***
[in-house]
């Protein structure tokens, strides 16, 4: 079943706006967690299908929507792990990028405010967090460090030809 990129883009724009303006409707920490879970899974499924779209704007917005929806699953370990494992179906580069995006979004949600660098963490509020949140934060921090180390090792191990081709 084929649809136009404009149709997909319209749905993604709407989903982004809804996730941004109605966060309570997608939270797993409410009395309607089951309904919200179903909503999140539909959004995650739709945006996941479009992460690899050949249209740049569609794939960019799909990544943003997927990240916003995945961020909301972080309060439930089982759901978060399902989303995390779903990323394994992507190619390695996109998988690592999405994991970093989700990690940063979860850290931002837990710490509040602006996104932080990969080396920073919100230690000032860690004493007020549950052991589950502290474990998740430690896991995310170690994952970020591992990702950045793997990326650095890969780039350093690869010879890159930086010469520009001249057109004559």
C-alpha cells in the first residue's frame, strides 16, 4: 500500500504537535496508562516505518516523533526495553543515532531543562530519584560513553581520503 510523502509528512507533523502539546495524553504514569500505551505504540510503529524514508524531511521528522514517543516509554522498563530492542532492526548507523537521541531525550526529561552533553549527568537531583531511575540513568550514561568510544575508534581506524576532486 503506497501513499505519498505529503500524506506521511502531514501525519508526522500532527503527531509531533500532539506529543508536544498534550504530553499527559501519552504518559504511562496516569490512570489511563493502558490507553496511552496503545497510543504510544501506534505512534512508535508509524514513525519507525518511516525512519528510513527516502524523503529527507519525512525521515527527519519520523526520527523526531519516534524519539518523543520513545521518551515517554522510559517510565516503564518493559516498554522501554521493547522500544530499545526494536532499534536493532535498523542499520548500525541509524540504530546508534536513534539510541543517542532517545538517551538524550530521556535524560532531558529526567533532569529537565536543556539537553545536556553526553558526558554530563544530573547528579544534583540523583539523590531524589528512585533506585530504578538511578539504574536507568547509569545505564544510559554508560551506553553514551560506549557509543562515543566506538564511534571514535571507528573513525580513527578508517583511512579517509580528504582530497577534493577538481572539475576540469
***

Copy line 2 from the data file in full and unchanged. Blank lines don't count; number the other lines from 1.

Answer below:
């Protein structure tokens, strides 16, 4: 079943706006967690299908929507792990990028405010967090460090030809 990129883009724009303006409707920490879970899974499924779209704007917005929806699953370990494992179906580069995006979004949600660098963490509020949140934060921090180390090792191990081709 084929649809136009404009149709997909319209749905993604709407989903982004809804996730941004109605966060309570997608939270797993409410009395309607089951309904919200179903909503999140539909959004995650739709945006996941479009992460690899050949249209740049569609794939960019799909990544943003997927990240916003995945961020909301972080309060439930089982759901978060399902989303995390779903990323394994992507190619390695996109998988690592999405994991970093989700990690940063979860850290931002837990710490509040602006996104932080990969080396920073919100230690000032860690004493007020549950052991589950502290474990998740430690896991995310170690994952970020591992990702950045793997990326650095890969780039350093690869010879890159930086010469520009001249057109004559």